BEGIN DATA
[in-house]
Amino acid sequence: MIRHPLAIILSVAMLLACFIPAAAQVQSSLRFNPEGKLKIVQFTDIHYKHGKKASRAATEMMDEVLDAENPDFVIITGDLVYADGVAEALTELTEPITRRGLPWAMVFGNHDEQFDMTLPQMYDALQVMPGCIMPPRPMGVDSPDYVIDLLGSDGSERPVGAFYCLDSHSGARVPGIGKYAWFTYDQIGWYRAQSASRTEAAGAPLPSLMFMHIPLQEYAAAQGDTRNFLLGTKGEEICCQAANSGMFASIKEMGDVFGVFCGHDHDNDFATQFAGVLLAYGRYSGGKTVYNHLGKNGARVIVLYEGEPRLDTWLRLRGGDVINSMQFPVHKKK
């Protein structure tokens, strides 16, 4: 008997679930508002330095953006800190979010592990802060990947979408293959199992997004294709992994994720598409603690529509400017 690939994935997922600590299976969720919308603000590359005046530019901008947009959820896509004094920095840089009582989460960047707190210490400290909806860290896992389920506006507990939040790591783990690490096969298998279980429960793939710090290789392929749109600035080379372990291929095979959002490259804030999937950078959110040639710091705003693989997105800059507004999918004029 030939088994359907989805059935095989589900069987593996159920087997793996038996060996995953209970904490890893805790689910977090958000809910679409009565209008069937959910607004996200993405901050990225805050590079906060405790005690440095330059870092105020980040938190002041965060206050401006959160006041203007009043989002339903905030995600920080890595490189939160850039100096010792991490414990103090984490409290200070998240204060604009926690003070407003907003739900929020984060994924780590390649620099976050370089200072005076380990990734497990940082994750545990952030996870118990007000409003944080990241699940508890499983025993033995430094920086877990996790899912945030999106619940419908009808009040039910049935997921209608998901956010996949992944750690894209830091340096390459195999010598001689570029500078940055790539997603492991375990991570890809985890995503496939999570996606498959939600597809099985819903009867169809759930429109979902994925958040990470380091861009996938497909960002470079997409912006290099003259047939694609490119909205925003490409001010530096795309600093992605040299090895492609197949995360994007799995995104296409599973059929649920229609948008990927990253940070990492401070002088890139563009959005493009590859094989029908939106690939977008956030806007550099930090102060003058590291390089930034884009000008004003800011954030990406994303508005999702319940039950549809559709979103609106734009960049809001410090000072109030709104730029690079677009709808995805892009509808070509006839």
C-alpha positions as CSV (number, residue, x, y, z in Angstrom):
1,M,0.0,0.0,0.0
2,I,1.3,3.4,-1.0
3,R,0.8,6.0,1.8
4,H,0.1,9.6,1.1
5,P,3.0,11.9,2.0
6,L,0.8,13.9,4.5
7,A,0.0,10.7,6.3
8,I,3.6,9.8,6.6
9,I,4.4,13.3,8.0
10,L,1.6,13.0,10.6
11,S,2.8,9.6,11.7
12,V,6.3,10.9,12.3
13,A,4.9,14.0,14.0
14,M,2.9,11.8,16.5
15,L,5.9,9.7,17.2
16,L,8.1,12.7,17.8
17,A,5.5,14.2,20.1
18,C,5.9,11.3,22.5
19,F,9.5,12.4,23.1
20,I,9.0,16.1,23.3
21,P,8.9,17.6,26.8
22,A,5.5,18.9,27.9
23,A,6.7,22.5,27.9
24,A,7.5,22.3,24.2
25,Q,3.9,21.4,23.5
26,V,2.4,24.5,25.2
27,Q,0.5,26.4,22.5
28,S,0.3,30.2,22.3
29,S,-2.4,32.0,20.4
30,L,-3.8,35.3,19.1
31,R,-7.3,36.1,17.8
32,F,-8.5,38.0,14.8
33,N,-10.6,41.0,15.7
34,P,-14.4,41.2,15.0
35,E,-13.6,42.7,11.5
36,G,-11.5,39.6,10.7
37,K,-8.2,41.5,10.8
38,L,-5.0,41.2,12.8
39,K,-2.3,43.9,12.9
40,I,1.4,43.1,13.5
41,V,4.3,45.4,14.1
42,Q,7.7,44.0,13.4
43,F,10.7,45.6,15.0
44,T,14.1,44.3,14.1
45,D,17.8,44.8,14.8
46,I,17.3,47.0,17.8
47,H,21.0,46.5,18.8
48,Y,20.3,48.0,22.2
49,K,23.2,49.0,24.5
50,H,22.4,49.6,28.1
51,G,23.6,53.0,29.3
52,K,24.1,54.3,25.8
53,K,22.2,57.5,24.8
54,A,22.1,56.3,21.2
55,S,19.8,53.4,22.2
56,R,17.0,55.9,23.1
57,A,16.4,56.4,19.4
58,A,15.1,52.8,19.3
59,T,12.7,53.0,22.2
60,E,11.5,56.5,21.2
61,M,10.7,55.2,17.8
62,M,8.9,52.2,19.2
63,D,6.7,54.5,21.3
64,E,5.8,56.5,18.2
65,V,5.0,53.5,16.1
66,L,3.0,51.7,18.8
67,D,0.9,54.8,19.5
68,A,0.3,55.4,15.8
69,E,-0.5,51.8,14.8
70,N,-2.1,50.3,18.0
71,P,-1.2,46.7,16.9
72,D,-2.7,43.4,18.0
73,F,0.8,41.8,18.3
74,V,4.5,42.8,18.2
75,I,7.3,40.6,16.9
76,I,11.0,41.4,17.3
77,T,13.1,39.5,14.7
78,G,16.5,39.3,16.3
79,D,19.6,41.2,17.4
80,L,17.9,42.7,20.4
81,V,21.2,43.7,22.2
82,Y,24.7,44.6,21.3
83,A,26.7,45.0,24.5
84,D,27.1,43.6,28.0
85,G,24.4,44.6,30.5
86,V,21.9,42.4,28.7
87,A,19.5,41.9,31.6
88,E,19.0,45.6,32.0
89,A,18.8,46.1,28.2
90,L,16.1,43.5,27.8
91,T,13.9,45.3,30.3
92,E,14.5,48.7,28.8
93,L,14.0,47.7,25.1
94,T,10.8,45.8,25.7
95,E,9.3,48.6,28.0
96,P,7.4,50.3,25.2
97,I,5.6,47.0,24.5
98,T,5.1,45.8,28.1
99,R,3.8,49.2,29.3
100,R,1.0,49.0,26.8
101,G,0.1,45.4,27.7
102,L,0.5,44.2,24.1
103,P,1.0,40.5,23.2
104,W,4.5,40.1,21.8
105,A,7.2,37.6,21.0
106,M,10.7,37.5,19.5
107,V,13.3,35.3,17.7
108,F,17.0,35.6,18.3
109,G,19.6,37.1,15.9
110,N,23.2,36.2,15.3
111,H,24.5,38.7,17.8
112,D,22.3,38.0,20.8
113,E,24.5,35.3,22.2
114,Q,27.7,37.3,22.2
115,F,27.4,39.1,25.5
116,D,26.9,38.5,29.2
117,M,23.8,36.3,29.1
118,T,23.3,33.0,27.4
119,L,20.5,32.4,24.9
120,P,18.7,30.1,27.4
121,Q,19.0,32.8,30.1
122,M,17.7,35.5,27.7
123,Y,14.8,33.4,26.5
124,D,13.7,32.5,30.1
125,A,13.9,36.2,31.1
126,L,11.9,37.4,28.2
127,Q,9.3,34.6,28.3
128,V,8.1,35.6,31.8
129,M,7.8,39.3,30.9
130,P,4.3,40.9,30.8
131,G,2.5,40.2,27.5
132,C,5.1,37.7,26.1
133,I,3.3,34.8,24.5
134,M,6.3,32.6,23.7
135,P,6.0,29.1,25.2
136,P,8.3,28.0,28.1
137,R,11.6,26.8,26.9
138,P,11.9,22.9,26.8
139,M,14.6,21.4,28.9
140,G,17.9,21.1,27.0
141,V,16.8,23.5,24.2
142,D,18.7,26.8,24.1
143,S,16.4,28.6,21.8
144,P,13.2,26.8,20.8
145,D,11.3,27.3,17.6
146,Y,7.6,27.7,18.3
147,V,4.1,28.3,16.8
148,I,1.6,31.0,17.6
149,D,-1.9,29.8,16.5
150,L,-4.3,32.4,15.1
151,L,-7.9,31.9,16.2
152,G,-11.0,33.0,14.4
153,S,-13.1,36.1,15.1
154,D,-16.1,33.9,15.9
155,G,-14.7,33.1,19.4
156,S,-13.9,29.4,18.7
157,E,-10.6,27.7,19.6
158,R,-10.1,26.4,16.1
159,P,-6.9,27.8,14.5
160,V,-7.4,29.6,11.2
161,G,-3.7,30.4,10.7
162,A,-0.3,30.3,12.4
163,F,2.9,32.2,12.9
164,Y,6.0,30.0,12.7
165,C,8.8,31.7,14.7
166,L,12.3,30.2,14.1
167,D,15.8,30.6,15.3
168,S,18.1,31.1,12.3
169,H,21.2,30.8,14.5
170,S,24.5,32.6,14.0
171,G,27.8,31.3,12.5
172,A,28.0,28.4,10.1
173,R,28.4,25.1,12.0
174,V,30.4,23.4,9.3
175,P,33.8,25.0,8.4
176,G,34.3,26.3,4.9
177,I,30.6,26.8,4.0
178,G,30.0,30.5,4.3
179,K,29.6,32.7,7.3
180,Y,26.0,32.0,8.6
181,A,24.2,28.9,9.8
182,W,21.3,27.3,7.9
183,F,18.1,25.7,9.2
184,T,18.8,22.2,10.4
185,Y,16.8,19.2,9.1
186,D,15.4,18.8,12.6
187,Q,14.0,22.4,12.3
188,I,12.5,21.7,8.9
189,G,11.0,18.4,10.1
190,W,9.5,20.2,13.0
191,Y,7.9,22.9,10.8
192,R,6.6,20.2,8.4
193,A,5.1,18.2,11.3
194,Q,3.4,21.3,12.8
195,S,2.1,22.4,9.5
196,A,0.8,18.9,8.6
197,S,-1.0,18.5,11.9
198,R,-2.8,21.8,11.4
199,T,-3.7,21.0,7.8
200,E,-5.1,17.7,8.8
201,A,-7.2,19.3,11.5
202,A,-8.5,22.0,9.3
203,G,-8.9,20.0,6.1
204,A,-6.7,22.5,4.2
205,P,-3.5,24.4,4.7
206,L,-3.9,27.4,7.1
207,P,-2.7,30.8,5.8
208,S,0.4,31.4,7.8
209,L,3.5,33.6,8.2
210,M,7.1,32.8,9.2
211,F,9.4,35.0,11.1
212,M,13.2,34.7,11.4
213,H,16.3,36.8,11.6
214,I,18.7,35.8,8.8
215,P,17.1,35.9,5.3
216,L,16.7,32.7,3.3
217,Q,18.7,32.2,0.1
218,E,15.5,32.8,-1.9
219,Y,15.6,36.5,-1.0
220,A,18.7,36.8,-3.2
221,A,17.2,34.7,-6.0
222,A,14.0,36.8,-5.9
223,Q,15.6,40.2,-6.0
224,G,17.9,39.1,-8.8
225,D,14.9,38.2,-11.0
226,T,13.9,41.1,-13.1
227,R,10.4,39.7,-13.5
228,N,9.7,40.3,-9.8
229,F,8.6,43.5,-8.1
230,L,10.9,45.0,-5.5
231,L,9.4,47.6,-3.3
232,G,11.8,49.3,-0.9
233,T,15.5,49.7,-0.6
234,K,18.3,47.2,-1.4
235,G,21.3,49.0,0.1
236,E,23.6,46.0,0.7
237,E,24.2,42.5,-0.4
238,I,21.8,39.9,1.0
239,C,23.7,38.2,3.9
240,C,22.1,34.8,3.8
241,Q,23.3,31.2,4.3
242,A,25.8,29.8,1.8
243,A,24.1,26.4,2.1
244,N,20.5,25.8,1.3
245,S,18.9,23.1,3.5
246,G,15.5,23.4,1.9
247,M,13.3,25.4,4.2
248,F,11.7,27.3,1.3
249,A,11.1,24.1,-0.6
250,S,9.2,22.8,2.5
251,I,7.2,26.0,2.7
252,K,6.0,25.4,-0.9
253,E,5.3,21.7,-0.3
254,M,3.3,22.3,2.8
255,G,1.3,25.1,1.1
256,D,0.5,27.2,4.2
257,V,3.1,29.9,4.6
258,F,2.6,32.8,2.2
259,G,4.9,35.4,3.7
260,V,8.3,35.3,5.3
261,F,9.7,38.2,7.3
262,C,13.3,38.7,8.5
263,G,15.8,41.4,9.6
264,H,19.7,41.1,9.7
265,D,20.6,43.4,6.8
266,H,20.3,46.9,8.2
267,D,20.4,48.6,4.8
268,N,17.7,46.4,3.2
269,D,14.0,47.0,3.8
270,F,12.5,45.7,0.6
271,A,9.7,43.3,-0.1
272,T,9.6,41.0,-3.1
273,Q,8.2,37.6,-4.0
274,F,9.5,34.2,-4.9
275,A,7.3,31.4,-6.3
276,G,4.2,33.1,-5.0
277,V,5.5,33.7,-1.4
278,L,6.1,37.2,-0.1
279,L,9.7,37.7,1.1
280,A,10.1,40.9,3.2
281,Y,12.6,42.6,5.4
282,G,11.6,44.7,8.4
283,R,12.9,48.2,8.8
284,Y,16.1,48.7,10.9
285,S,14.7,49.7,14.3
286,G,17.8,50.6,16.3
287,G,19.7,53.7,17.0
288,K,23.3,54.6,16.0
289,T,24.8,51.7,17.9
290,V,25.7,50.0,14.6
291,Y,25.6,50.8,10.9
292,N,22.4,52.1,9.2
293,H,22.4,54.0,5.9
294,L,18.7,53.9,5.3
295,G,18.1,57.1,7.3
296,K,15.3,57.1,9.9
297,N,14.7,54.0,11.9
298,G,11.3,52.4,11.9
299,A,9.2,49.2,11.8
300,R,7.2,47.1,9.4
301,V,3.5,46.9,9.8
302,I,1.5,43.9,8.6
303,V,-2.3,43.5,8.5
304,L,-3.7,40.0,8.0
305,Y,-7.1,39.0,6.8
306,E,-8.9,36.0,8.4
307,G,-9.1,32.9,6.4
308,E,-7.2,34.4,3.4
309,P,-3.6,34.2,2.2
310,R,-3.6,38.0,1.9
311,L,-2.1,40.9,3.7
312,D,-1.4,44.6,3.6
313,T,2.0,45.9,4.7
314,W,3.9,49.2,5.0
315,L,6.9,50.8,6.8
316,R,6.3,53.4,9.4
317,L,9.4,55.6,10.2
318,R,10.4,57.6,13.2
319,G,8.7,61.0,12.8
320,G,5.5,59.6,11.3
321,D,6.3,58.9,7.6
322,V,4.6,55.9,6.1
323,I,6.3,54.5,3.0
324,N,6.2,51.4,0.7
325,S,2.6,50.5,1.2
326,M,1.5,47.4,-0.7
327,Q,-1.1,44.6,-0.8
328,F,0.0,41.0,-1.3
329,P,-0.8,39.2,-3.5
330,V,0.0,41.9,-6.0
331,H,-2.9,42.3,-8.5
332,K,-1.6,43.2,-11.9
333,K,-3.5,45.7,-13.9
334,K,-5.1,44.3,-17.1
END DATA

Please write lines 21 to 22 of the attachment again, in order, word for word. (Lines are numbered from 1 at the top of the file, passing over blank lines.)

17,A,5.5,14.2,20.1
18,C,5.9,11.3,22.5